Cover image for In Albert's shadow : the life and letters of Mileva Maric, Einstein's first wife
In Albert's shadow : the life and letters of Mileva Maric, Einstein's first wife
Einstein-Marić, Mileva, 1875-1948.
Uniform Title:
Correspondence. Selections. English
Publication Information:
Baltimore : Johns Hopkins University Press, [2003]

Physical Description:
xiii, 182 : illustrations ; 23cm
Introduction -- Gallery -- Letters.
Added Author:
Format :


Call Number
Material Type
Home Location
Item Holds
QC16.E5213 A4 2003 Adult Non-Fiction Central Closed Stacks

On Order



Mileva Maric was a remarkable woman by any measure. One of the first women to study physics at a European university, she met and fell in love with a young physicist whose revolutionary theories would shortly transform our understanding of the universe. Mileva's marriage to Albert Einstein and the birth of their three children (the first, Lieserl, was born before the two were married) derailed her career as a physicist. Ensuing marital difficulties also threw Mileva into a severe depression for years after she and Albert separated in 1916 and divorced three years later. The subject of much speculation on the part of Einstein biographers, Mileva's life has remained shrouded in mystery and half-truth. In Albert's Shadow, a treasure trove of seventy previously unpublished letters and cards written by Mileva to Helene Savic, an intimate friend from her university days, brings Mileva's life and marriage into focus more sharply than ever before. Edited and introduced by Helene Savic's grandson, Milan Popovic, this revealing and often touching epistolatary biography offers a new and less-than-flattering perspective on the private life of Albert Einstein and provides a compelling portrait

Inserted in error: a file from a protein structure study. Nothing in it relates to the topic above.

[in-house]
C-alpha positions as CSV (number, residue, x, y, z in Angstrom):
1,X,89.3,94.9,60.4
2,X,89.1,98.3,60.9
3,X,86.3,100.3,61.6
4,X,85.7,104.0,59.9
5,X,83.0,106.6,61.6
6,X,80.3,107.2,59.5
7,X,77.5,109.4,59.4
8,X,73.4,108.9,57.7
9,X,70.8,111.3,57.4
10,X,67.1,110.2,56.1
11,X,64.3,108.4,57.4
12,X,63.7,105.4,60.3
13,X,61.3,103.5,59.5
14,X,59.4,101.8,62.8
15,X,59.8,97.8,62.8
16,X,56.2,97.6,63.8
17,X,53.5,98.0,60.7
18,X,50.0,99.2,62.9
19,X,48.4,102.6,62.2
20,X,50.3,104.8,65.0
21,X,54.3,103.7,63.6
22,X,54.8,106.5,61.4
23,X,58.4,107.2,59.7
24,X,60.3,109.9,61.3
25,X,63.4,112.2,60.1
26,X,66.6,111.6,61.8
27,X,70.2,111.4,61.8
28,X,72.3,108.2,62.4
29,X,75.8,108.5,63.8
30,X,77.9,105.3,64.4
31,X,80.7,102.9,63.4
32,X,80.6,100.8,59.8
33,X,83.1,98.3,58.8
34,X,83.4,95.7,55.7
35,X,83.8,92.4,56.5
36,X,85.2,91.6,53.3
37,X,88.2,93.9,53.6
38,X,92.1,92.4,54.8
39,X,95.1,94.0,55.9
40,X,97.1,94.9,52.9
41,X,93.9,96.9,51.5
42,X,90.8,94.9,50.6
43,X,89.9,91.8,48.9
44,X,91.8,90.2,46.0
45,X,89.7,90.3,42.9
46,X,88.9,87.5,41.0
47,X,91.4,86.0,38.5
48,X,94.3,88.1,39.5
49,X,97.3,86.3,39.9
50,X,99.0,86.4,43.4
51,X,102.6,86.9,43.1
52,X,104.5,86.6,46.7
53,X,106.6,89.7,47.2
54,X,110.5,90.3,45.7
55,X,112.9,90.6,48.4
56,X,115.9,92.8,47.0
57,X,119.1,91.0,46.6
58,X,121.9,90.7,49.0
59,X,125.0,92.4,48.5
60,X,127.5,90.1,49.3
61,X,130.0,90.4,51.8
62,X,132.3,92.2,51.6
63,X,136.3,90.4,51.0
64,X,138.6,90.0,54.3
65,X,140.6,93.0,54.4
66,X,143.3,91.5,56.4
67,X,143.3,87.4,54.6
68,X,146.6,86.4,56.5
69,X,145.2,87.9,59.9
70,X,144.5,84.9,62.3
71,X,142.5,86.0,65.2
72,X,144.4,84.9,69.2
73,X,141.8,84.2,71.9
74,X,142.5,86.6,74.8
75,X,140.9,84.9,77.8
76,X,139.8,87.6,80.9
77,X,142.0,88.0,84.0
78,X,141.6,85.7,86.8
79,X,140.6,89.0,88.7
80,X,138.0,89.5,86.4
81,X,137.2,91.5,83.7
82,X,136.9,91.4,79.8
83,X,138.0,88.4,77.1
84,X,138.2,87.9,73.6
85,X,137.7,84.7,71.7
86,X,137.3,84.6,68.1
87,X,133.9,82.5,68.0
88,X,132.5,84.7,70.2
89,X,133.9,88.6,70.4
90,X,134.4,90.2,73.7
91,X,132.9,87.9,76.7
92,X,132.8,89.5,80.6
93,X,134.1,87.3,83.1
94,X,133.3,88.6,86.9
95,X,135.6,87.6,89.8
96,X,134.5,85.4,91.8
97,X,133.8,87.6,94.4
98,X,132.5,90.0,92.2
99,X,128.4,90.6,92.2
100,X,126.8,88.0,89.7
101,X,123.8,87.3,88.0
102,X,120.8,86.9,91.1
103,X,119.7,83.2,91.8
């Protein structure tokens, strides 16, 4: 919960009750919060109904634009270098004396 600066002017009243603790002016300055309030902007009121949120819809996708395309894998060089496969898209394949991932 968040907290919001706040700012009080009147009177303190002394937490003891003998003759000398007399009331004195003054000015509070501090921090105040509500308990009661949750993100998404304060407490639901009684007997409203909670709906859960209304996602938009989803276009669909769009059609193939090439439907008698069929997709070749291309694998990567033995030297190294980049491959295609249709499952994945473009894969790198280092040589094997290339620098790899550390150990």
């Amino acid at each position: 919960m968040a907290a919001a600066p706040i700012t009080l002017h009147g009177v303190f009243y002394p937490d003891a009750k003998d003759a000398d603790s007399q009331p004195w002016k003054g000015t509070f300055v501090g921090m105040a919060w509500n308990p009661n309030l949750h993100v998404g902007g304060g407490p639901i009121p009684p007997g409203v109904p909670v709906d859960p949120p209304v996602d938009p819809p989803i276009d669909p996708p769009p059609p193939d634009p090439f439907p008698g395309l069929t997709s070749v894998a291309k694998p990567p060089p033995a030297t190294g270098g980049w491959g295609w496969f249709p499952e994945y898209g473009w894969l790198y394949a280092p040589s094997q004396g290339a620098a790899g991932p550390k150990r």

Reviews 1

Choice Review

Marriage to the man called the "greatest mind of the 20th century" was no bed of roses. Einstein's first wife, no mean scientist herself, subordinated her career to bear his children in a short marriage (1903-19). Einstein did not marry Mileva Maric until she was eight months pregnant, as he debated whether to marry despite his parents' objections to Mileva. The first child, a girl, disappeared in her first year and her fate remains a mystery. An affectionate, if casual, husband early in the marriage, Einstein began to distance himself from Mileva and their two other children as his reputation grew. Finally he abandoned his family in favor of his first cousin with whom he had been carrying on an affair for much of the marriage. When Einstein immigrated to the US, Mileva stayed in Europe to raise the two boys in straitened circumstances, even though Einstein gave her his Nobel Prize money. He never saw them again. Mileva struggled with lifelong low self-esteem; the younger of her two sons suffered from severe mental illness, and for 40 years, she poured out her feelings in letters to Helene Kaufler, a close friend from college days. Kaufler's grandson Popovic presents 70 of these letters. A fascinating read. ^BSumming Up: Highly recommended. All levels. C. G. Wood formerly, Eastern Maine Community College

Table of Contents

A LIfelong Friendship Begins Early Troubles: Albert's Parents and the Birth of Lieserl
A Lonely Marriage Separation, Divorce, and Mileva's
Long Illness Mileva's Contribution to Albert's Science
The Friends' Declining Years
The Significance of Mileva's Letters to Helene
Gallery Letters